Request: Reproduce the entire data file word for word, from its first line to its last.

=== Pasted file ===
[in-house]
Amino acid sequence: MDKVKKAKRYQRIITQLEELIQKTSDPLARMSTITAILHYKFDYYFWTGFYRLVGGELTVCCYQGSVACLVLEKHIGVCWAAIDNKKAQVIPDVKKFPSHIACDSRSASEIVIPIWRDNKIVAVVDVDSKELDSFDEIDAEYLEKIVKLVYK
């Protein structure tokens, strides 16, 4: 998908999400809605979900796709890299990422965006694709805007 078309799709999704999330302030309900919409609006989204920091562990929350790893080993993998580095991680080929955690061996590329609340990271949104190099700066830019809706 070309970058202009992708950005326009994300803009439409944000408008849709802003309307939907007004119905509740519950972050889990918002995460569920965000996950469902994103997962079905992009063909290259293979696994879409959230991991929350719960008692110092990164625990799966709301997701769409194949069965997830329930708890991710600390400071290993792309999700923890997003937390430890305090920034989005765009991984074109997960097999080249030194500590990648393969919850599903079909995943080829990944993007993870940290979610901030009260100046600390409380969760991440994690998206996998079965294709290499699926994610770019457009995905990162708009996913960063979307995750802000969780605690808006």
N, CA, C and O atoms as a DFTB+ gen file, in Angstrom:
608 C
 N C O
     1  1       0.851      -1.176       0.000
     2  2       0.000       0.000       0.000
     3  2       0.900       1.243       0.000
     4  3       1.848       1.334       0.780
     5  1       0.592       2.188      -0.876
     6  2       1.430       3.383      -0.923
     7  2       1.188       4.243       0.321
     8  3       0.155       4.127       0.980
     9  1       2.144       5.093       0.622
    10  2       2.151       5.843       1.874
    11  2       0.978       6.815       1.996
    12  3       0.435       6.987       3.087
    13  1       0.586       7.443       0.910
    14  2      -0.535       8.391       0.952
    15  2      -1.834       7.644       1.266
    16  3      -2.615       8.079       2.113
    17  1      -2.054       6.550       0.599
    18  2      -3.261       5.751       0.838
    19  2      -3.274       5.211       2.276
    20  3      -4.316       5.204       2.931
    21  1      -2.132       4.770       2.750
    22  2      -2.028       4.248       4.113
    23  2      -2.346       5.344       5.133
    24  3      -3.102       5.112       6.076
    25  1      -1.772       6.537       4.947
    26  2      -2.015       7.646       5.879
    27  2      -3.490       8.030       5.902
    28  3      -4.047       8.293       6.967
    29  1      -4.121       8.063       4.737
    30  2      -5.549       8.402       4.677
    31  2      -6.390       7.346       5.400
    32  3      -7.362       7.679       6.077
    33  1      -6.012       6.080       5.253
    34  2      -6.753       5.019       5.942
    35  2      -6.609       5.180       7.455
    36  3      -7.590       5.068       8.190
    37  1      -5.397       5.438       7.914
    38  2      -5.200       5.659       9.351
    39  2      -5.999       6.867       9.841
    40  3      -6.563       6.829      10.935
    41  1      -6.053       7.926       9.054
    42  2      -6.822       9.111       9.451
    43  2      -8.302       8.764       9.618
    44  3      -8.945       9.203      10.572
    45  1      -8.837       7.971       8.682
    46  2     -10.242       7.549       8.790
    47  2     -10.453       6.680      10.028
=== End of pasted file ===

[in-house]
Amino acid sequence: MDKVKKAKRYQRIITQLEELIQKTSDPLARMSTITAILHYKFDYYFWTGFYRLVGGELTVCCYQGSVACLVLEKHIGVCWAAIDNKKAQVIPDVKKFPSHIACDSRSASEIVIPIWRDNKIVAVVDVDSKELDSFDEIDAEYLEKIVKLVYK
């Protein structure tokens, strides 16, 4: 998908999400809605979900796709890299990422965006694709805007 078309799709999704999330302030309900919409609006989204920091562990929350790893080993993998580095991680080929955690061996590329609340990271949104190099700066830019809706 070309970058202009992708950005326009994300803009439409944000408008849709802003309307939907007004119905509740519950972050889990918002995460569920965000996950469902994103997962079905992009063909290259293979696994879409959230991991929350719960008692110092990164625990799966709301997701769409194949069965997830329930708890991710600390400071290993792309999700923890997003937390430890305090920034989005765009991984074109997960097999080249030194500590990648393969919850599903079909995943080829990944993007993870940290979610901030009260100046600390409380969760991440994690998206996998079965294709290499699926994610770019457009995905990162708009996913960063979307995750802000969780605690808006």
N, CA, C and O atoms as a DFTB+ gen file, in Angstrom:
608 C
 N C O
     1  1       0.851      -1.176       0.000
     2  2       0.000       0.000       0.000
     3  2       0.900       1.243       0.000
     4  3       1.848       1.334       0.780
     5  1       0.592       2.188      -0.876
     6  2       1.430       3.383      -0.923
     7  2       1.188       4.243       0.321
     8  3       0.155       4.127       0.980
     9  1       2.144       5.093       0.622
    10  2       2.151       5.843       1.874
    11  2       0.978       6.815       1.996
    12  3       0.435       6.987       3.087
    13  1       0.586       7.443       0.910
    14  2      -0.535       8.391       0.952
    15  2      -1.834       7.644       1.266
    16  3      -2.615       8.079       2.113
    17  1      -2.054       6.550       0.599
    18  2      -3.261       5.751       0.838
    19  2      -3.274       5.211       2.276
    20  3      -4.316       5.204       2.931
    21  1      -2.132       4.770       2.750
    22  2      -2.028       4.248       4.113
    23  2      -2.346       5.344       5.133
    24  3      -3.102       5.112       6.076
    25  1      -1.772       6.537       4.947
    26  2      -2.015       7.646       5.879
    27  2      -3.490       8.030       5.902
    28  3      -4.047       8.293       6.967
    29  1      -4.121       8.063       4.737
    30  2      -5.549       8.402       4.677
    31  2      -6.390       7.346       5.400
    32  3      -7.362       7.679       6.077
    33  1      -6.012       6.080       5.253
    34  2      -6.753       5.019       5.942
    35  2      -6.609       5.180       7.455
    36  3      -7.590       5.068       8.190
    37  1      -5.397       5.438       7.914
    38  2      -5.200       5.659       9.351
    39  2      -5.999       6.867       9.841
    40  3      -6.563       6.829      10.935
    41  1      -6.053       7.926       9.054
    42  2      -6.822       9.111       9.451
    43  2      -8.302       8.764       9.618
    44  3      -8.945       9.203      10.572
    45  1      -8.837       7.971       8.682
    46  2     -10.242       7.549       8.790
    47  2     -10.453       6.680      10.028